18 Lessons Learned Through Series B Funding

By Tim Metzner, Coterie Insurance Co-founder & CSO

Though many founders wait until a big exit event, or failure, to share the lessons they have learned along the journey, I thought it could be helpful to unpack the lessons from founding to Series B funding while they’re still fresh. Some of these are repeat lessons (from previous companies) and some new to me.

Though there will be much to learn from this point forward, I always enjoy helping others on their journey, just as others have continued to help us. Of course, every startup journey is unique, so lessons from one do not always translate, but here are a few from our journey thus far.

  1. Don’t stop thinking big. If you want to do something special, adapt Jeff Bezos’ famous, “Day 1 Culture“. At some point you will start to build momentum in a channel or market and be held accountable to hitting short-term goals. Great! Run hard. But… to put it in cliches, you must simultaneously fish where the fish are today and skate where the puck is going.
  2. Focus. While the “Day 1” mentality is invaluable to long-term sustainable growth, so is winning decisively at something early on (like books for Amazon). This gives you a chance to survive long enough to bring your future vision to fruition. As I’m fond of sharing with early stage founders, your first product should be a scalpel not a Swiss army knife!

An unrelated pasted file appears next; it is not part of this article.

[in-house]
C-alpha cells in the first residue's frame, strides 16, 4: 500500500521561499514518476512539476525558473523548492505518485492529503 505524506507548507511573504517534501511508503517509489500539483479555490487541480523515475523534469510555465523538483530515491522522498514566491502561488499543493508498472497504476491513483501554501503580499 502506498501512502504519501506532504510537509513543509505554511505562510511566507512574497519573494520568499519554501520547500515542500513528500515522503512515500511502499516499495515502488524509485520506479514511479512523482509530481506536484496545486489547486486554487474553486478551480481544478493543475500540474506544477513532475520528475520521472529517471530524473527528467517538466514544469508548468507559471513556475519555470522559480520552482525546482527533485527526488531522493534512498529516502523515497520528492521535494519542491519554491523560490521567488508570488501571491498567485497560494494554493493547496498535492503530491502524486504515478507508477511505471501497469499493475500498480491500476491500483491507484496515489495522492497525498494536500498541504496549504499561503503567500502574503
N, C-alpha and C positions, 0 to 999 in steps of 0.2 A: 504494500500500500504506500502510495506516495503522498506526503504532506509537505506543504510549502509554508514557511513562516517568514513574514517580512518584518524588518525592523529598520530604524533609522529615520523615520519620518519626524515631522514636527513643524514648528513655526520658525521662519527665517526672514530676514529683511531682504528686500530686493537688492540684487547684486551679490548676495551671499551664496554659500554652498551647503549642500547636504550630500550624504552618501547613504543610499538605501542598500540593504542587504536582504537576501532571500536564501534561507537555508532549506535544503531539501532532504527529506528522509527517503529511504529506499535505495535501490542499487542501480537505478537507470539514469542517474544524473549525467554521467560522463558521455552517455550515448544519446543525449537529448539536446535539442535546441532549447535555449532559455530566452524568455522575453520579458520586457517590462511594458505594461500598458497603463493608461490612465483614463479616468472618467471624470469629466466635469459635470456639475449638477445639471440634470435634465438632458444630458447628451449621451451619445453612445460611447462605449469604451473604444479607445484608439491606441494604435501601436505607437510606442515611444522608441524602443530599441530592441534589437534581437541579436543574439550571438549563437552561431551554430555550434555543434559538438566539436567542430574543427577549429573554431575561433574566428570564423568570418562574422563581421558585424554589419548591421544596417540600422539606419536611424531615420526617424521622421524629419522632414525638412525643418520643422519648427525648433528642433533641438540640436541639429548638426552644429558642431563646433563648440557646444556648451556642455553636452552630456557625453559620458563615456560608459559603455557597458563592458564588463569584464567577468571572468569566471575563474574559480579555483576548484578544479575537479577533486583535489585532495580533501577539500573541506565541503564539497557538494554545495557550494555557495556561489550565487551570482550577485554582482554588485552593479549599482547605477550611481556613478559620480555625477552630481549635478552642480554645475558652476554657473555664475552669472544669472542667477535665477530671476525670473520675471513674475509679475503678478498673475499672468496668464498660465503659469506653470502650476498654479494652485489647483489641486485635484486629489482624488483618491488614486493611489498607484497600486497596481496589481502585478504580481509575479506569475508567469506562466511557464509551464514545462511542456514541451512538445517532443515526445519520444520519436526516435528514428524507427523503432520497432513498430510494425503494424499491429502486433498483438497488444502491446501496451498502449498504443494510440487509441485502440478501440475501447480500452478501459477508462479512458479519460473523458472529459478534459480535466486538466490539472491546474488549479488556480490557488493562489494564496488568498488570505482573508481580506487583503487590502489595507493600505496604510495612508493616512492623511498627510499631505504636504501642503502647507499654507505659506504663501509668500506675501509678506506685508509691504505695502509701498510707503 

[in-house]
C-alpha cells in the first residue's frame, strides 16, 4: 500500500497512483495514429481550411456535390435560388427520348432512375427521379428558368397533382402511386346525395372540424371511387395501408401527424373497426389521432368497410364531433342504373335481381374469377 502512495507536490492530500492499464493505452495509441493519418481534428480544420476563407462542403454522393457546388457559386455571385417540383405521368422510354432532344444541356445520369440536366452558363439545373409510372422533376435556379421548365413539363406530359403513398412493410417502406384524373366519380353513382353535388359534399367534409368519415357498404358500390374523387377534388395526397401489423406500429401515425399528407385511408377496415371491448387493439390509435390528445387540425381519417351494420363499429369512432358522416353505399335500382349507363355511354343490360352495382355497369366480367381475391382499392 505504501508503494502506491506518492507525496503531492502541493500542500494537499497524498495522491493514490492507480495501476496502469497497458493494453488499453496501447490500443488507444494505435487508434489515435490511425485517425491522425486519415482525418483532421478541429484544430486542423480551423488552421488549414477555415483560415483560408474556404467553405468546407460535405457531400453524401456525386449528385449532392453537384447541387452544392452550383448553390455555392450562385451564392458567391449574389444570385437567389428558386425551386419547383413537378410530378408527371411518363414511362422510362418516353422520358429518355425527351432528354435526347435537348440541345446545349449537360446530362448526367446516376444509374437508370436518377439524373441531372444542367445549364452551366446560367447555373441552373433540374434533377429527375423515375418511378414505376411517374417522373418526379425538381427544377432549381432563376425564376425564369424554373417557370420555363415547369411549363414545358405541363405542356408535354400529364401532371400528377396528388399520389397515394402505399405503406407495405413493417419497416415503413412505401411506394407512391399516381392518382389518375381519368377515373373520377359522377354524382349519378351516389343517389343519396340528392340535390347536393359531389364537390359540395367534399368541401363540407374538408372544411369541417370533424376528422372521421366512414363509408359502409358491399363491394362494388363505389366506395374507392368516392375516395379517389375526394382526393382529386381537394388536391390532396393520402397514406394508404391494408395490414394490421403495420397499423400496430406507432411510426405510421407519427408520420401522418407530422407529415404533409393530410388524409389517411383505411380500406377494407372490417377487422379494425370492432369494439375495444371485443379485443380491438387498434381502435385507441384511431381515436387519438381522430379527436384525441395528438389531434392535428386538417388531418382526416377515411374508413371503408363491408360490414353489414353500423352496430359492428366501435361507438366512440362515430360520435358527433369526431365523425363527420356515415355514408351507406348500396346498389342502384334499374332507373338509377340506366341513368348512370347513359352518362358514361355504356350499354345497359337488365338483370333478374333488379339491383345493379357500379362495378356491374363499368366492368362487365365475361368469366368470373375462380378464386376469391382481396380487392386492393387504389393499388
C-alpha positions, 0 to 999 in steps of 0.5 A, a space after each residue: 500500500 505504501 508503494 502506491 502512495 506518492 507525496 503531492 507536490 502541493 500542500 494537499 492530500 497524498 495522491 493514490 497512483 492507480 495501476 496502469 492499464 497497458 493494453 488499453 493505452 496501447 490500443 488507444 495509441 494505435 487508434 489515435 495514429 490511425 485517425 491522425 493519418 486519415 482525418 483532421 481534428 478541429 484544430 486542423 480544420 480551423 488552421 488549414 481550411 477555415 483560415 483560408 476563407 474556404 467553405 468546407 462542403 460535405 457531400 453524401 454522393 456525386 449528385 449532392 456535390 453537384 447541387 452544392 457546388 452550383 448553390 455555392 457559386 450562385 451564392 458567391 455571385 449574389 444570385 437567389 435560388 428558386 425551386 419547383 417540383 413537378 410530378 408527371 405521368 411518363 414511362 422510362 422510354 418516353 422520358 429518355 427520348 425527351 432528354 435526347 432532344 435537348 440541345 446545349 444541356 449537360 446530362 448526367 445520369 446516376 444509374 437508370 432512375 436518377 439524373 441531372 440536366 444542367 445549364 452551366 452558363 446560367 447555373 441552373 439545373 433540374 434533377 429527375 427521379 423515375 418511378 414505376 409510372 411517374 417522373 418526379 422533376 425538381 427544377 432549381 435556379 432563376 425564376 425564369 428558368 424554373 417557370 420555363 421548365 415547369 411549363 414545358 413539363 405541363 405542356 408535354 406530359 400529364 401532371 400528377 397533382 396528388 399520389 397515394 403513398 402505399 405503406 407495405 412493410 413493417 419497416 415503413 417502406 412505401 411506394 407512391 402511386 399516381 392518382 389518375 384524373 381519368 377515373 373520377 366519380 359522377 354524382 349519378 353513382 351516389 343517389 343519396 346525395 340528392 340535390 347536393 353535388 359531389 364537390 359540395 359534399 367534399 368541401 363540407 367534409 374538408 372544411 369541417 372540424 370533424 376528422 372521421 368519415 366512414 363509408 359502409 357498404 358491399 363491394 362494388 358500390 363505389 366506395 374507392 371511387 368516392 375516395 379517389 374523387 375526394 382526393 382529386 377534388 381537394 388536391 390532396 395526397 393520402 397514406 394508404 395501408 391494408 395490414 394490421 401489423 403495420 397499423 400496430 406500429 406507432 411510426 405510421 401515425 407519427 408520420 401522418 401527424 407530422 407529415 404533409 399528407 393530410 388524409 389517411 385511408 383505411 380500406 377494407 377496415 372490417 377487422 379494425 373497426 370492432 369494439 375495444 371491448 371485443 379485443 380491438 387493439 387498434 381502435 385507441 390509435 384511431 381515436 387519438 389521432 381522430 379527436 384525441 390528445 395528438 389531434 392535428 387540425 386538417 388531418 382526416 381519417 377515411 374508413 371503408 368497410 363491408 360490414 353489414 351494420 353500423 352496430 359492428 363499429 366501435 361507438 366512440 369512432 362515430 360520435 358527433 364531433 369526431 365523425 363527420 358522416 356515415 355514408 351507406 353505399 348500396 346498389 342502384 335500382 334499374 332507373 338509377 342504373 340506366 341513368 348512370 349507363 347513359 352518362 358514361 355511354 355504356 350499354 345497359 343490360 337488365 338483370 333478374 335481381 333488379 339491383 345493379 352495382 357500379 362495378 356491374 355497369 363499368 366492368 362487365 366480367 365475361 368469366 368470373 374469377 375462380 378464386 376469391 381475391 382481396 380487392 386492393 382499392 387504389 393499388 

3. Your role as a founder must evolve. Whether your title changes or not (and you must be open to this), put your ego aside and put people around you who will tell you where you need to grow or to bring in expertise.
  4. Be thoughtful about how you bring in senior leaders from the outside. This is especially tricky if “things aren’t broken” (e.g., the leader was brought in to get you to a new level, not save a sinking ship). Consider not just skills and culture fit, but also management style and the makeup of the existing team they will be leading.
  5. Address issues head on and quickly. Bad news doesn’t get better with age. That person you have been keeping around because it feels impossible to replace, or like it will slow you down too much to let them go? Do it. Now. They are doing more harm than you realize to the team around them (and possibly your customers/partners if they are externally facing). 
  6. Defend your culture. You should be hiring, firing, and promoting people based on your core values and your culture. By the way, this also includes clients/partners. No partner is so important that you should tolerate your employees being treated poorly.
  7. Own your mistakes and struggles with your investors. Establish trusted relationships that will allow you to be candid with your investors about areas of struggle and need. Don’t create a false or doctored narrative for Board meetings that embellish reality or avoid hard topics.
  8. Not all your early leaders will scale. Some can and will grow with the org, but some will have no real desire or ability to do so. Slotting them into a role they do not want or understand will not end well. On the other side of this, do not try to hire ahead of your current needs. You will end up with leaders who are not willing or equipped to roll up their sleeves and move things forward.